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Europe is a big trading partner with the U.S., he said, and the region’s current economic status could stop it from buying U.S. goods. The economy is expected to continuously improve as the unemployment rates dropped from 10 percent to 8.2 percent nationwide, but it has a “long way to go before it can go back to normal,” prior to the recession in 2007. In 2010, Arizona’s unemployment levels were the highest they had been since the recession began, at 11 percent. Although it has been a slow recovery, the situation still provides a better environment for college graduates to find a job than it has been in previous years, Vest said. “We are a very fragile economy,” Swanson said. “Several things can tip us back into recession, but if nothing changes, we will just have a slow recovery.” Many graduates have been discouraged by the slow economic improvement, and some are going to graduate school simply because they

can’t find a job, he said. “But the opportunity of going into grad school won’t work if the outcome is not providing many jobs,” Swanson added. Vest projected that the economy will not “dramatically improve” until 2015. Improvement has been slow, but job opportunities are definitely there, said Susan Miller, marketing and special events coordinator for Career Services. “Students must treat their job search like a real job,” Miller said. “Things will come together, but you need to perfect your resume and put the effort into it.” Kerry McLaughlin, a business management senior, said she has been using career-finding services to help her find jobs upon graduation. McLaughlin said it has been a competitive environment, but students just have to be patient and selfmotivated. “It can be a nerve-wracking process, but students can’t take it personally if they get rejected from the first try,” she said. “Students will find a job eventually but they just need to stay positive and remain in the game.”


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Daily Wildcat serving the university of arizona since 1899 Vol. 105, Issue 146

The Daily Wildcat is an independent student newspaper published Monday through Friday during the fall and spring semesters at the University of Arizona. It is distrubted on campus and throughout Tucson with a circulation of 10,000. The function of the Daily Wildcat is to disseminate news to the community and to encourage an exchange of ideas. The Daily Wildcat was founded under a different name in 1899. All copy, photographs, and graphics appearing in the Daily Wildcat are the sole property of the Wildcat and may not be reproduced without the specific consent of the editor in chief.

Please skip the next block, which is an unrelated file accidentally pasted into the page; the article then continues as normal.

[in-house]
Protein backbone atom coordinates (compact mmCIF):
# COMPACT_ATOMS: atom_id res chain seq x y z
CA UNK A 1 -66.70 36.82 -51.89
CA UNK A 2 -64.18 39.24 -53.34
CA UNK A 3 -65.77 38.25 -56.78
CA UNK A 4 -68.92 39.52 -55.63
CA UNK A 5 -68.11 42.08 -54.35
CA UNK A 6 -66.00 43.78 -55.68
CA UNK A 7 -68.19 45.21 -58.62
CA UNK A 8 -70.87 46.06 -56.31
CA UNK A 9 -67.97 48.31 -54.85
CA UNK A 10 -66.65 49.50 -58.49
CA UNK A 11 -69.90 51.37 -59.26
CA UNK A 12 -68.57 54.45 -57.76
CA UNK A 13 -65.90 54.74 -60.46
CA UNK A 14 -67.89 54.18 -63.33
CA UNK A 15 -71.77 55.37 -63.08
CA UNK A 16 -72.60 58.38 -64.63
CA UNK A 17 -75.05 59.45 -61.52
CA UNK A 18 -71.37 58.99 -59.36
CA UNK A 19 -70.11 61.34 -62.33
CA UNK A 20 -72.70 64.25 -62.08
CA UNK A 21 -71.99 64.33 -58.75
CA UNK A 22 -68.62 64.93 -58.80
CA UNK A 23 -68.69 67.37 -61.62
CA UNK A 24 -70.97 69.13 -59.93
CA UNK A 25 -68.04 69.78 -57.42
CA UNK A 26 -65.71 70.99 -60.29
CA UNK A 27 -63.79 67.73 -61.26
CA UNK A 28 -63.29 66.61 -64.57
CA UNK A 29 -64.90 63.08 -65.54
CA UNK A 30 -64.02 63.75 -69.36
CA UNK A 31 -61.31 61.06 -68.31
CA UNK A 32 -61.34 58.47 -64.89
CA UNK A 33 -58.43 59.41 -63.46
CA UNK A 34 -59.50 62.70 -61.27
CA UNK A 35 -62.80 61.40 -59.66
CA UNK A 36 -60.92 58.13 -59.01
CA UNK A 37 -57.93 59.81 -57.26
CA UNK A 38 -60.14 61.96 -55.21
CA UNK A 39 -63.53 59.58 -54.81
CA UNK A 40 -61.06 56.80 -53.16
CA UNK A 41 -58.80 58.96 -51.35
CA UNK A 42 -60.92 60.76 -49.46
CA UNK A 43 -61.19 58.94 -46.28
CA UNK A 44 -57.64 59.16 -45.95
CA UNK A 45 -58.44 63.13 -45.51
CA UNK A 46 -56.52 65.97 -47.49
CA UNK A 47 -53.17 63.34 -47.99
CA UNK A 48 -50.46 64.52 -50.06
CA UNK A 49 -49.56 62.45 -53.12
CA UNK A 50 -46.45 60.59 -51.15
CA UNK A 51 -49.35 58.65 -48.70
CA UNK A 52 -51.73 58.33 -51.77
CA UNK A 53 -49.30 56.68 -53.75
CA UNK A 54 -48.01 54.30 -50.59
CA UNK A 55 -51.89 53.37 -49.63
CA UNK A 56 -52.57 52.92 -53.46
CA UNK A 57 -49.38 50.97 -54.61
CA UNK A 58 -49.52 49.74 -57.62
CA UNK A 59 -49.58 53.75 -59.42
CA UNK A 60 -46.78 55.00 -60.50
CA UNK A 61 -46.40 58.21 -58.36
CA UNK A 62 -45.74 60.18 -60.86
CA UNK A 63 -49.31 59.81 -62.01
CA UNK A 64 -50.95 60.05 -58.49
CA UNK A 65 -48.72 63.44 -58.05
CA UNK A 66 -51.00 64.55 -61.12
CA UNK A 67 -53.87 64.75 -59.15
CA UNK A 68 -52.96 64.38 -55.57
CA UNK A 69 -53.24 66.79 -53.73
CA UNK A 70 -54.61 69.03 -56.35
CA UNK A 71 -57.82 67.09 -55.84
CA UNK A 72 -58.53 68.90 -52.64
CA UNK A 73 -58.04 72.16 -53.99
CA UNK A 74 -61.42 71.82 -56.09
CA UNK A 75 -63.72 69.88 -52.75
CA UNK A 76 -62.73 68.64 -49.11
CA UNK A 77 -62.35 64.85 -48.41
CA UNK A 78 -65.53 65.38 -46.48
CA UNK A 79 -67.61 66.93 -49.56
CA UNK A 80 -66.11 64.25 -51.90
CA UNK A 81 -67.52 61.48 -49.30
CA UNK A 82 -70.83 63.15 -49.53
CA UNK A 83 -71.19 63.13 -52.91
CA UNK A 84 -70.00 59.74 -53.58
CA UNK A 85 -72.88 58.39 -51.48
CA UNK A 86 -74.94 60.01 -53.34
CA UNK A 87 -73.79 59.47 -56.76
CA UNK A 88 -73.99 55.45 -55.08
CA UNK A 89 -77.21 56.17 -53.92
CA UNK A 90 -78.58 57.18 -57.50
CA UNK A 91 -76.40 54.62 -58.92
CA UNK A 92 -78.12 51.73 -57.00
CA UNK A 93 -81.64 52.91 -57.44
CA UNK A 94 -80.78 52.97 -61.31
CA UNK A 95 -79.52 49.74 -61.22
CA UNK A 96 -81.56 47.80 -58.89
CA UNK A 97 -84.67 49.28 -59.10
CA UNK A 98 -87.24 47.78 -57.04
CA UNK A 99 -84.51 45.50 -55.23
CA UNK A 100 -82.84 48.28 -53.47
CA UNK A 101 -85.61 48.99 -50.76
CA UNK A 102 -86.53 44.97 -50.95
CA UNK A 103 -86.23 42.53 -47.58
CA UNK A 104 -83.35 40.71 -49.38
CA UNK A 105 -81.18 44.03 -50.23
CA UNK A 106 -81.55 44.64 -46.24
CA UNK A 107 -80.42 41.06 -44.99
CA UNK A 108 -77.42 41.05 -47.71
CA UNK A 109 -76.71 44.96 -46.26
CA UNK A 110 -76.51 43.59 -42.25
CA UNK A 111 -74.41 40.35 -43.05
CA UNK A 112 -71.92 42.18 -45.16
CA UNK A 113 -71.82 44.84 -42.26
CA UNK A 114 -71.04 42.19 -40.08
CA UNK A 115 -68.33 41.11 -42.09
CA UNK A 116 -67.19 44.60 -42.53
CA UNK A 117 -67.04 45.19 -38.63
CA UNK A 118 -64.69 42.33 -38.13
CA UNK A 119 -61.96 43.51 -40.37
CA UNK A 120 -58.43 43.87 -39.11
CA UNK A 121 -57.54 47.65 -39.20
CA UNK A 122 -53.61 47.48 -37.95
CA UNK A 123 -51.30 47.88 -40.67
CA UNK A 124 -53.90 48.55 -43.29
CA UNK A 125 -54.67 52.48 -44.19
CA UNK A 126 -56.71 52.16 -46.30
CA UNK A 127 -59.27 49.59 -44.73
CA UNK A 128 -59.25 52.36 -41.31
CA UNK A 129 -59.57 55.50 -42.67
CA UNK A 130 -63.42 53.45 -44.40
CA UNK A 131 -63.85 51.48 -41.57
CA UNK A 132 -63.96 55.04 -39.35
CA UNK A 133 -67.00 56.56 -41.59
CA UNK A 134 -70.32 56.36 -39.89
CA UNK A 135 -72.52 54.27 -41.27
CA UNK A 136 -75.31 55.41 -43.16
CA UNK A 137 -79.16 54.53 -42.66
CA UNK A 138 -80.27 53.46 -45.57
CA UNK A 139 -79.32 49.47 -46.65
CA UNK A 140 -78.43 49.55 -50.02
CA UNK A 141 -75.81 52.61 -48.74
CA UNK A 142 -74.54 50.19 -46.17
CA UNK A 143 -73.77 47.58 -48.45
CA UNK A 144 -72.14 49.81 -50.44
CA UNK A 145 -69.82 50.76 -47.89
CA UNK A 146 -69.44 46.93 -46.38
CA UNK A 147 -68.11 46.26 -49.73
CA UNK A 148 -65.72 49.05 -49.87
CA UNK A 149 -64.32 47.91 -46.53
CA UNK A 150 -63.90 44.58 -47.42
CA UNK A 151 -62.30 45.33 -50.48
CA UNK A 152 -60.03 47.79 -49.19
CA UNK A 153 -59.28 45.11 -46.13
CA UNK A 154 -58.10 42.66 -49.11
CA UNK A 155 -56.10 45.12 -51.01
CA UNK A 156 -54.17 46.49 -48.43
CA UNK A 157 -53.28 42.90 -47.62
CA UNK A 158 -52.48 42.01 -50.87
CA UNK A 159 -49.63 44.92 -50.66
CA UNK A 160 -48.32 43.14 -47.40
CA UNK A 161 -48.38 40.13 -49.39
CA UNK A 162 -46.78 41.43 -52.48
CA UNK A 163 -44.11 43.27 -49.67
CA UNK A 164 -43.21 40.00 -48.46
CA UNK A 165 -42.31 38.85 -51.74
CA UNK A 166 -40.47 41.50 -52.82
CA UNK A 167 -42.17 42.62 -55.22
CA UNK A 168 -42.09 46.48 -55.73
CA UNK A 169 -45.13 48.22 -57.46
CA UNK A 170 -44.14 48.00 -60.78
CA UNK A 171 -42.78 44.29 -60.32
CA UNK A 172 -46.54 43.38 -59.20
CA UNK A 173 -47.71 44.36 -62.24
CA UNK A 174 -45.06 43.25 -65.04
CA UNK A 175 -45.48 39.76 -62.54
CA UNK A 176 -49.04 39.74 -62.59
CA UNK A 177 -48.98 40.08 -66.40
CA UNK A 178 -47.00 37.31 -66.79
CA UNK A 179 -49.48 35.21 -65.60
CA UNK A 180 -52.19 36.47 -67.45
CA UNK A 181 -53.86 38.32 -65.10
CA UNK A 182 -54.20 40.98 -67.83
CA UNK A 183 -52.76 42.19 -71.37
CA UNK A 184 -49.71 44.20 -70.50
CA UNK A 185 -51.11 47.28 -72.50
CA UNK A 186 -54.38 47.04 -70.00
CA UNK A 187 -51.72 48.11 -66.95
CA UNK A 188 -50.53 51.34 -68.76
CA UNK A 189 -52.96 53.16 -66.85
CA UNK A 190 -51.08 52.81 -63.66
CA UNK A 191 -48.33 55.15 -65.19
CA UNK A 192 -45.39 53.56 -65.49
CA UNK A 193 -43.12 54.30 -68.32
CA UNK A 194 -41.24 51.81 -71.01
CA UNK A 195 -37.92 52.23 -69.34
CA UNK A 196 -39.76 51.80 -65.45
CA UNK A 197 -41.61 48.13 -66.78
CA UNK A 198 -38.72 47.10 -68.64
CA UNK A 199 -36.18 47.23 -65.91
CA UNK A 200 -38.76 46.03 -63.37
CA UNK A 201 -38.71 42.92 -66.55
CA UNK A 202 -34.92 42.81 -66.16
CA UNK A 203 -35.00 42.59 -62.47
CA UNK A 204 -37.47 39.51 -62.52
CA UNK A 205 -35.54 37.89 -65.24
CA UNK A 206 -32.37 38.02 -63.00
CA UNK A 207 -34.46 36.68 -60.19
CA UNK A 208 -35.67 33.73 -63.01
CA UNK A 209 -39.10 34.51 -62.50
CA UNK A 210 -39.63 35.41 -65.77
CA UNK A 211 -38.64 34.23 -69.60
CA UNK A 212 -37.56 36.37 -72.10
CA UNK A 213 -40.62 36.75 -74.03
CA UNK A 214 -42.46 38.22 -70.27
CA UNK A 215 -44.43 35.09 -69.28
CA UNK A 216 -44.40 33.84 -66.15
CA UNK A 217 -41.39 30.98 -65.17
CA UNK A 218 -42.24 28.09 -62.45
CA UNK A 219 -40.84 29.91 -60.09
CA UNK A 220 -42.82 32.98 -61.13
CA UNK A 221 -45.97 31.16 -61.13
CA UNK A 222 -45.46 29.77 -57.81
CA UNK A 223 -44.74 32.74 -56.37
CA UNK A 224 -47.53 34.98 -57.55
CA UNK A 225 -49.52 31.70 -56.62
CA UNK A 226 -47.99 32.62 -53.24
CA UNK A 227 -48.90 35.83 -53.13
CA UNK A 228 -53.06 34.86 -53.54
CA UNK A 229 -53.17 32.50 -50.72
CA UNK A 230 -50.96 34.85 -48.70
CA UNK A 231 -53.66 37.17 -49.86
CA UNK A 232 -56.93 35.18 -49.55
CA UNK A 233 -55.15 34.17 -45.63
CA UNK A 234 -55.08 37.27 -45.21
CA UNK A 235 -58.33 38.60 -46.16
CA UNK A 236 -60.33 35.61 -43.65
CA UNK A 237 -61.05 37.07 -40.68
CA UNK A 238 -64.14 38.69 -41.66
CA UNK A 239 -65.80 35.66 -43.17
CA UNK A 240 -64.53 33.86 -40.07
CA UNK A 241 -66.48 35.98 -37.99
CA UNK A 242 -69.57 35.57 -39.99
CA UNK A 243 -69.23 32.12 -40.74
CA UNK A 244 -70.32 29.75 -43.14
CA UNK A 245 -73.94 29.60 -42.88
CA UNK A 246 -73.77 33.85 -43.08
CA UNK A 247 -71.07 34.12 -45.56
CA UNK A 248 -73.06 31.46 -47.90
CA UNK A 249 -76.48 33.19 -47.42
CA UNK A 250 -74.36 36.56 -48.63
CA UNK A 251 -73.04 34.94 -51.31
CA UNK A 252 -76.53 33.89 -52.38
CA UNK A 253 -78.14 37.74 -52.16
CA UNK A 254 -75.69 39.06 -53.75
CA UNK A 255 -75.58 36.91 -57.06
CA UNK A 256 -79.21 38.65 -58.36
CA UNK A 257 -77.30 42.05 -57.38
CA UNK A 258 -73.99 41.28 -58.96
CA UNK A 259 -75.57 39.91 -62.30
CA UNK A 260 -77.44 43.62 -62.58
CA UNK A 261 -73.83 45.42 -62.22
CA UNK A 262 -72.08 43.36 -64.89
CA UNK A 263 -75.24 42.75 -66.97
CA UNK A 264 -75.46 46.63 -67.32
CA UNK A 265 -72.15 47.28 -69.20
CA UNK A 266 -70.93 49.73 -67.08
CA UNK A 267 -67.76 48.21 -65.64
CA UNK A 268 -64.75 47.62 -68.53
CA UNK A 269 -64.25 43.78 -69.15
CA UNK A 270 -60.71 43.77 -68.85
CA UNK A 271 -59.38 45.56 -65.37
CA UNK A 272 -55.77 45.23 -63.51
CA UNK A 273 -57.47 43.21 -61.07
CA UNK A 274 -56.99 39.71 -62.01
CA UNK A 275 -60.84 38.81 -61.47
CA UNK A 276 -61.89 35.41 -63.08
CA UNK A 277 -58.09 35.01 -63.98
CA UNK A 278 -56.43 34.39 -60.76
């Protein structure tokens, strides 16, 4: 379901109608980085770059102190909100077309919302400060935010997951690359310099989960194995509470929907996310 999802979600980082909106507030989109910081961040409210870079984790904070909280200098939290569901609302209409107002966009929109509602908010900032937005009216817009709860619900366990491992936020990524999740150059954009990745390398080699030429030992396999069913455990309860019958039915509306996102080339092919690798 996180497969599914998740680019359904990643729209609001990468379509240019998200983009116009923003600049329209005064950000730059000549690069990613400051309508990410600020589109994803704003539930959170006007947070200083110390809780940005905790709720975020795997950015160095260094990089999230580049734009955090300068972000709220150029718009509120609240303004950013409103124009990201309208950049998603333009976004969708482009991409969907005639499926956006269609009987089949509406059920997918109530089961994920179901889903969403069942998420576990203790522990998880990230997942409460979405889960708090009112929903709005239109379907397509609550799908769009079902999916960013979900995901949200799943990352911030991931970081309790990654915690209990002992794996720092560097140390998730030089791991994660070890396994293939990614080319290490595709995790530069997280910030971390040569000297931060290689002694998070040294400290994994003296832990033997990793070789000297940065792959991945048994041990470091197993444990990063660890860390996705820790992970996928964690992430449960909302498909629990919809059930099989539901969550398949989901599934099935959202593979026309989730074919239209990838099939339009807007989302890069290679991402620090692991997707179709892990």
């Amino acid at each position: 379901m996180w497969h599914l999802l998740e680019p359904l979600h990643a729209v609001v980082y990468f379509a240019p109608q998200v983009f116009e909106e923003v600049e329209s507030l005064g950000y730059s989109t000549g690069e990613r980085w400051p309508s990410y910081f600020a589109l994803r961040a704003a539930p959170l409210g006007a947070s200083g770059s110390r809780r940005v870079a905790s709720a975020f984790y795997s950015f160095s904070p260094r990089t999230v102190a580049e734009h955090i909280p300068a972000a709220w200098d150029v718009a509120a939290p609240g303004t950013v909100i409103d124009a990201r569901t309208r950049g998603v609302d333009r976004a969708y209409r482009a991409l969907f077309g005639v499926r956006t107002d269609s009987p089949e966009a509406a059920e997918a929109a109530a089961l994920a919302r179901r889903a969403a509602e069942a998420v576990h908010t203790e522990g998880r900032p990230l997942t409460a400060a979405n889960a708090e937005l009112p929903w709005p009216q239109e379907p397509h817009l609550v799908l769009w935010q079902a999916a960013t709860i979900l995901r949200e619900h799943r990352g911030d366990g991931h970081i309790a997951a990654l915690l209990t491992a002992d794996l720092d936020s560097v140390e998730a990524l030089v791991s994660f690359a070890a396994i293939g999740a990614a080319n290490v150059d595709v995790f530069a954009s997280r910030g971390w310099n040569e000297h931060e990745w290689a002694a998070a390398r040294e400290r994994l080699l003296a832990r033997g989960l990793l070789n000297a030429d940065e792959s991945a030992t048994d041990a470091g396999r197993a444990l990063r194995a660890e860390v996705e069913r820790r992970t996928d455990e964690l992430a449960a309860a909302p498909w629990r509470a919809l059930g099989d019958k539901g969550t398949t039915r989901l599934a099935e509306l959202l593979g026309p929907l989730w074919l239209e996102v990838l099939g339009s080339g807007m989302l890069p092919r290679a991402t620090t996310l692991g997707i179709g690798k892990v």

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Secret Service scandal began at Colombian club MCCLATCHY TRIBUNE

CARTAGENA, Colombia — In the early hours of April 12, the booze flowed and a thumping techno rumba shook the walls at Tu Candela, a popular nightclub whose dance floor recalls the narrow confines of a wine cellar. Dozens of couples gyrated to the pulsing sounds emanating from flat video screens throughout the club, which is in Cartagena’s walled-in colonial section. When the party ended around 4 a.m., two couples headed for the Hotel Caribe, an imposing castlelike structure facing the Caribbean, two miles from the club. The couples’ encounter at one of Cartagena’s hottest nightspots set the stage for the still-unfolding prostitution scandal that’s snared 12 U.S. Secret Service agents and a dozen members of the U.S. armed forces. Military personnel remain under investigation. Of the Secret Service agents, eight have resigned, retired or been fired and one has had his national security clearance revoked, making his dismissal almost certain. Three have been cleared of misconduct. But the investigation is hardly over; the scandal has added a new issue to the presidential campaign and raised questions in Congress about whether contact with prostitutes by members of the advance team preparing for President Barack Obama’s attendance at the April 14-15 Summit of the Americas compromised Obama’s security. U.S. investigators who’ve traveled to Cartagena to interview hotel